Monday, June 05, 2006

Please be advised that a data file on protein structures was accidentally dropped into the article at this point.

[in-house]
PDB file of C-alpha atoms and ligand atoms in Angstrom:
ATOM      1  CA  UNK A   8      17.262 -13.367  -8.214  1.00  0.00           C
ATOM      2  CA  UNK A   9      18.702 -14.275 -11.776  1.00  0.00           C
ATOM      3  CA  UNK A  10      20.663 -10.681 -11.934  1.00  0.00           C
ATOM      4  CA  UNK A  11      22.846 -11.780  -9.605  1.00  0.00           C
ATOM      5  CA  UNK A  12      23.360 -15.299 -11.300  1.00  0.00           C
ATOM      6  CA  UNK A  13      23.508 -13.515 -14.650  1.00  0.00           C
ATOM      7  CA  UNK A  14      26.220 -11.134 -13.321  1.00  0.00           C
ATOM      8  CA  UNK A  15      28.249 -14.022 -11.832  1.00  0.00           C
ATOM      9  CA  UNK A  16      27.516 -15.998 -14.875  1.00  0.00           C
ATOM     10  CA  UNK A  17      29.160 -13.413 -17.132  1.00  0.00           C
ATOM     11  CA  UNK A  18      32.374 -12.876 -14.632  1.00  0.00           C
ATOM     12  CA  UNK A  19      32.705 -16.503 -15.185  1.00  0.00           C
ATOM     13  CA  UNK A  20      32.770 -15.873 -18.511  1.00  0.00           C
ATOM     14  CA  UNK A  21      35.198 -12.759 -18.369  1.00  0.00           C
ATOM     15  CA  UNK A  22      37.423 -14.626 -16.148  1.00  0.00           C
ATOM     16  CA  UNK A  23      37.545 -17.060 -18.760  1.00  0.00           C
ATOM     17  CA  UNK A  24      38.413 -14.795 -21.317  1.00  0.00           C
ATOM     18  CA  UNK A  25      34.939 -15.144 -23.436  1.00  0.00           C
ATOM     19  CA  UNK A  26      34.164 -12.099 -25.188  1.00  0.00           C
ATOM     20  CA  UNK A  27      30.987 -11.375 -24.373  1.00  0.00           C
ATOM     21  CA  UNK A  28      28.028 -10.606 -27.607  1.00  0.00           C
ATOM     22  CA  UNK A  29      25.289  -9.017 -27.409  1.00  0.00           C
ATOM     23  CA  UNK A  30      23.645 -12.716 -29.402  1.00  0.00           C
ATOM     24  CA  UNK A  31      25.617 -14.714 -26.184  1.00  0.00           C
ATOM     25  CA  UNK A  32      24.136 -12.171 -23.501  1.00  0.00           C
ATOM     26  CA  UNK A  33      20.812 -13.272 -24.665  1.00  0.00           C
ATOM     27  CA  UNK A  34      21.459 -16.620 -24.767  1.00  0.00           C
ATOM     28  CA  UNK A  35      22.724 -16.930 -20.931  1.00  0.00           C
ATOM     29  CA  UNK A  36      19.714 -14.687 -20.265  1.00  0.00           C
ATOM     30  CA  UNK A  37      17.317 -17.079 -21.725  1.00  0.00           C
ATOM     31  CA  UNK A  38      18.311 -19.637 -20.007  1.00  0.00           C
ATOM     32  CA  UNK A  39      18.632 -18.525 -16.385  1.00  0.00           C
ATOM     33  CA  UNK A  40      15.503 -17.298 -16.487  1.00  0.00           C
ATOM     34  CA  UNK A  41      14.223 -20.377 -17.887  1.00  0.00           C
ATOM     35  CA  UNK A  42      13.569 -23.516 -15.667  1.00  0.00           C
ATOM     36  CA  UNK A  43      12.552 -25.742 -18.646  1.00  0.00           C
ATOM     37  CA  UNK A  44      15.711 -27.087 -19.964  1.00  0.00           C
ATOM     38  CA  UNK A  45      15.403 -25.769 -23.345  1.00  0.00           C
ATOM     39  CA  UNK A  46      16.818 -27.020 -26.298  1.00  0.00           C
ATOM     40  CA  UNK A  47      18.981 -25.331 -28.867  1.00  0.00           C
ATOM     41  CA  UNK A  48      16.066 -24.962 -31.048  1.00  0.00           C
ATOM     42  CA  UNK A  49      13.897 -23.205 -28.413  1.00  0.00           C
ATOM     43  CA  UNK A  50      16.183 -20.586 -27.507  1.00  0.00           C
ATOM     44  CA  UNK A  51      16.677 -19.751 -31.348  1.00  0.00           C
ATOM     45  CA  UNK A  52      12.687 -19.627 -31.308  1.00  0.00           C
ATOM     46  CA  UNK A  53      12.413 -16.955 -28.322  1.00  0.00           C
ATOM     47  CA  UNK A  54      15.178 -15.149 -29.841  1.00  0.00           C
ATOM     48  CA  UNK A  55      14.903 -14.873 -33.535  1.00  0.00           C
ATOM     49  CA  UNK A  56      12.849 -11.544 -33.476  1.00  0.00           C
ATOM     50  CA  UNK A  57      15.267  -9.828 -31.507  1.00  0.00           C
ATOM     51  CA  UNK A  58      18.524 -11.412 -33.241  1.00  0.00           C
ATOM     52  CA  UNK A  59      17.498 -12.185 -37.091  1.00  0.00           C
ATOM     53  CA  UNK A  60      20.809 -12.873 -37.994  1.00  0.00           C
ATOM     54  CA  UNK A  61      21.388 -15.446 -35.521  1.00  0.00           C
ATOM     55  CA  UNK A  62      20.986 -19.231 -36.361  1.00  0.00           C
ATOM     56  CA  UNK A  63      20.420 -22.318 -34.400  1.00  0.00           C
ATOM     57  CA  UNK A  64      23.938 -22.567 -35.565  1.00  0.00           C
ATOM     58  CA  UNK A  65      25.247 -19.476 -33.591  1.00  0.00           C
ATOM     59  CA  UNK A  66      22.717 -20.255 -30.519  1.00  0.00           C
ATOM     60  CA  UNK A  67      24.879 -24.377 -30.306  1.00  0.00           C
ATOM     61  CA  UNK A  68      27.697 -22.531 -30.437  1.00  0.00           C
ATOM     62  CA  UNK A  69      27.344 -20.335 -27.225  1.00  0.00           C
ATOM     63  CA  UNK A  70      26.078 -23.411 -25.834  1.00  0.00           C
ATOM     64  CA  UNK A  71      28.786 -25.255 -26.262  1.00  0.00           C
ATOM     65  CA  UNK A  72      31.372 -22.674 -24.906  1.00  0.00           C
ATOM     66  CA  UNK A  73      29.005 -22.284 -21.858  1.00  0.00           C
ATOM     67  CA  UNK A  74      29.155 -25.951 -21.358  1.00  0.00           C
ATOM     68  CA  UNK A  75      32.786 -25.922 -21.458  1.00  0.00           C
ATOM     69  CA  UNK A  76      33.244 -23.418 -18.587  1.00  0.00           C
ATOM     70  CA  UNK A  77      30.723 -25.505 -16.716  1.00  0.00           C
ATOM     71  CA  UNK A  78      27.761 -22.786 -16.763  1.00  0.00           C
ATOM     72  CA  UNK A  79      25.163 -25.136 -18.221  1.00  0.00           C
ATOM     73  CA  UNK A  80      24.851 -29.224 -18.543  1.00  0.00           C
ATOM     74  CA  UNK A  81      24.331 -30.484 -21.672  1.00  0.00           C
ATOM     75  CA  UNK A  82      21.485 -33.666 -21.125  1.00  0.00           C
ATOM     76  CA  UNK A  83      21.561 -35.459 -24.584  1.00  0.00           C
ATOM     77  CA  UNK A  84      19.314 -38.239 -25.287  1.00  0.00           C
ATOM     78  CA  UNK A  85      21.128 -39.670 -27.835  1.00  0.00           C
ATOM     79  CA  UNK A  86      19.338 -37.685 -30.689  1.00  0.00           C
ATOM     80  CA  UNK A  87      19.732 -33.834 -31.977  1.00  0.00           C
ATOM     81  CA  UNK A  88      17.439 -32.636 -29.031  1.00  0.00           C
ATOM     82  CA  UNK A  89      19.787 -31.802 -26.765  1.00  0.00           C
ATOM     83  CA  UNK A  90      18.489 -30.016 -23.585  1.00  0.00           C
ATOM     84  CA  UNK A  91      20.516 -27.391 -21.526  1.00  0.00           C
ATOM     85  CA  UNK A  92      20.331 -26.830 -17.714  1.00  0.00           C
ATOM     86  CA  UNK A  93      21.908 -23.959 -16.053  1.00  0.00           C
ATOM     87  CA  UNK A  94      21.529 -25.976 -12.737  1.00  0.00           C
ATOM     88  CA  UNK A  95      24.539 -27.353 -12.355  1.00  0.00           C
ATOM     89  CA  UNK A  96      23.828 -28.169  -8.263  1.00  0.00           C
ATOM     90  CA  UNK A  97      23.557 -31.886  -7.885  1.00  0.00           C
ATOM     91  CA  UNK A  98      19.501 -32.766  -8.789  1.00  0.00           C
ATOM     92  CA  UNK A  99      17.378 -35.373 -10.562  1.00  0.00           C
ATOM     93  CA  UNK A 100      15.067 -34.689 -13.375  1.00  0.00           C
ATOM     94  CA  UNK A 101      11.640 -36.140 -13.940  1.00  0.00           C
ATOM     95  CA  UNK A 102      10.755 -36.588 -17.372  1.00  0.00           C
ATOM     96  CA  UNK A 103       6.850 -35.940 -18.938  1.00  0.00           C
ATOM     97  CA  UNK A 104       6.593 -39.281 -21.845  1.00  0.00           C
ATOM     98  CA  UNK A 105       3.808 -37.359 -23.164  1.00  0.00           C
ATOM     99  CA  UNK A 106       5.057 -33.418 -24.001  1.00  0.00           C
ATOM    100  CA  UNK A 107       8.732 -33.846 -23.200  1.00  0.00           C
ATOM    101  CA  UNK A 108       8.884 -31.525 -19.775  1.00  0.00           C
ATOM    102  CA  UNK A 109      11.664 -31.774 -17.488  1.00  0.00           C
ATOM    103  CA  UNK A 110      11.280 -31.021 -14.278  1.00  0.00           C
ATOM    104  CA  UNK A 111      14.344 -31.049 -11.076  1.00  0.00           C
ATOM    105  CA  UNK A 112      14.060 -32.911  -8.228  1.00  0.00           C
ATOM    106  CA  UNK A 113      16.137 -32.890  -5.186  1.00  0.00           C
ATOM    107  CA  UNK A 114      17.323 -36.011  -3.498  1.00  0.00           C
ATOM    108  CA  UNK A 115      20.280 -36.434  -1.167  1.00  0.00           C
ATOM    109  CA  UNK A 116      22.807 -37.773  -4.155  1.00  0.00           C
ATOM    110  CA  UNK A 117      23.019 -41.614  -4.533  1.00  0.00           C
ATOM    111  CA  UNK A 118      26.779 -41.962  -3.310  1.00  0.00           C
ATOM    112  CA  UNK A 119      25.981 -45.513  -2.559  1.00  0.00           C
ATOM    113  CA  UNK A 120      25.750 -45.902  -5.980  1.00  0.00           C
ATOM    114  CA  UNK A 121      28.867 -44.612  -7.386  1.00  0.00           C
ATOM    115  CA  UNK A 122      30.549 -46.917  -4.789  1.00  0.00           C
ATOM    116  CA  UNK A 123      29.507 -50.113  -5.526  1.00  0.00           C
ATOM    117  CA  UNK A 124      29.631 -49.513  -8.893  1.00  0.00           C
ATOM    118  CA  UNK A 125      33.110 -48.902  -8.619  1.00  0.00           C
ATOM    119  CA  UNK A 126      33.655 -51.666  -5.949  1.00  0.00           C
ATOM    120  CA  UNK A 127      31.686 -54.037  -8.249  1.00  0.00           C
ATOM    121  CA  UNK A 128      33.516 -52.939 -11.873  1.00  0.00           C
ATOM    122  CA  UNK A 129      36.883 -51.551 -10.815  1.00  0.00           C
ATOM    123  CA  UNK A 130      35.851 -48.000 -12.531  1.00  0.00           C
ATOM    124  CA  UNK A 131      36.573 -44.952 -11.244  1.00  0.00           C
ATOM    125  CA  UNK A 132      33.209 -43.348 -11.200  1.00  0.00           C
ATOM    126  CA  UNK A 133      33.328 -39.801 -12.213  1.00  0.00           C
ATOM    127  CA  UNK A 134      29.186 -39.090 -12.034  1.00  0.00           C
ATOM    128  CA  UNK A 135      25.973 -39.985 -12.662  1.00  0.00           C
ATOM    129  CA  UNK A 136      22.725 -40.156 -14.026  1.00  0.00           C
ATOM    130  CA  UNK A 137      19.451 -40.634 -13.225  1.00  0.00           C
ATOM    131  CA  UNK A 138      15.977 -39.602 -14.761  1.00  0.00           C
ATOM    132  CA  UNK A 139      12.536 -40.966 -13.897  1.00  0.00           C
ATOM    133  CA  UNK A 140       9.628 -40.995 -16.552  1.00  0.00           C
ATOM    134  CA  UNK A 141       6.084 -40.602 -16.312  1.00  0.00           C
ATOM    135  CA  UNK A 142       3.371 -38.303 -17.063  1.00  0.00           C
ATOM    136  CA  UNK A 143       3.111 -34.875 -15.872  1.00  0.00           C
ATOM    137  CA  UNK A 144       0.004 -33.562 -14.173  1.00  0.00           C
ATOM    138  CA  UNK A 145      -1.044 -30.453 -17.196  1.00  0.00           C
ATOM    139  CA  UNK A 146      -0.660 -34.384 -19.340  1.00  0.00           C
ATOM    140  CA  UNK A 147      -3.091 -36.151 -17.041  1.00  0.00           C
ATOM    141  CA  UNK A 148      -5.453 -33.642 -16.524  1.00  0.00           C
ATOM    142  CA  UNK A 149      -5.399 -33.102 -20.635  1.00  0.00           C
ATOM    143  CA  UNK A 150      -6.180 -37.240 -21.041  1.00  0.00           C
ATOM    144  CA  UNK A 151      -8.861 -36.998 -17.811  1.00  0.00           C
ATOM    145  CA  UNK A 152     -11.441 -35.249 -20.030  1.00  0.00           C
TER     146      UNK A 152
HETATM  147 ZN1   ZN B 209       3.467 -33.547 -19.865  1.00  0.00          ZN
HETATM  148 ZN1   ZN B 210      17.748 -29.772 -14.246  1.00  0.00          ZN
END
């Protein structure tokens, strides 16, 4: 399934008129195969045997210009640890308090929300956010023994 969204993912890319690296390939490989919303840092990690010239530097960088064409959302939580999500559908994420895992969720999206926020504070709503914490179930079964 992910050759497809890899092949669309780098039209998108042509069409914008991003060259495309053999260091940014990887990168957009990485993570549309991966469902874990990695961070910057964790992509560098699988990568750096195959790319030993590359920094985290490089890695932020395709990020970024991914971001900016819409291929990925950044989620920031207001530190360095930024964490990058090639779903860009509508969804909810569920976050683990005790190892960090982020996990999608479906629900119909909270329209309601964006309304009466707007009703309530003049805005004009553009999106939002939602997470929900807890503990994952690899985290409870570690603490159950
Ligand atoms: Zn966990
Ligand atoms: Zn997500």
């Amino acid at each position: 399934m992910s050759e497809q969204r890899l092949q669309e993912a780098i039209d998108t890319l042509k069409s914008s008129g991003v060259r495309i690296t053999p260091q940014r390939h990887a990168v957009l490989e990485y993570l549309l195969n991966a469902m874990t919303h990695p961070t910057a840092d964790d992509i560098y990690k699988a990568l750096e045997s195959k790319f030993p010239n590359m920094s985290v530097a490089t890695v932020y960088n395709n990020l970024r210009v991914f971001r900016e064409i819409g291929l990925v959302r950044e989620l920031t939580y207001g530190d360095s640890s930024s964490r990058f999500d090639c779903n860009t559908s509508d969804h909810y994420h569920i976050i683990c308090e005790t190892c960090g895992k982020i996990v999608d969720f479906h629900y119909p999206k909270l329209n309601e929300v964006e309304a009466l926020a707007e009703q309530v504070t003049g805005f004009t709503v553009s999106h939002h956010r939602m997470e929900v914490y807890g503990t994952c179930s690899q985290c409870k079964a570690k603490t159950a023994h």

The first is Beatrice, who owns a business called "Mother and Son". She ran a used clothing business which was destroyed in the 2003 war, and has since started a cold water business. Every day, she buys 50 containers of purified cold water, each container holding 30 half liter bags for a total of 1500 bags. These bags are purchased by smaller retailers who run up and down the road calling “co’ wa’ co’ wa' co’ wa’,” to passengers in cars or pedestrians. Each bag sells for 5 Liberian dollars (about 10 US cents). After President Sirleaf’s inauguration, the Liberian Government announced that markets were too close to the streets and had to be moved back at least six feet. Businesses were given three months to do this, although provisions for new market space were not readily provided. Those who did not comply had their structures torn down by the police. Beatrice lost her market space and has now set up an umbrella further back from the road, and further back from her primary client—thirsty taxi drivers. If she does not sell all of her bags of water she no longer has a shack to store her inventory, so she is borrowing space in the trunk of a broken down station wagon next door. Beatrice did not go very far in school and is working hard to learn what she can from LEAD; she is very positive about the future. She hopes to use the money from the loan of LEAD to build a permanent, safer structure for her inventory, as well as invest in additional capital for her business, including a freezer to keep the water cold.

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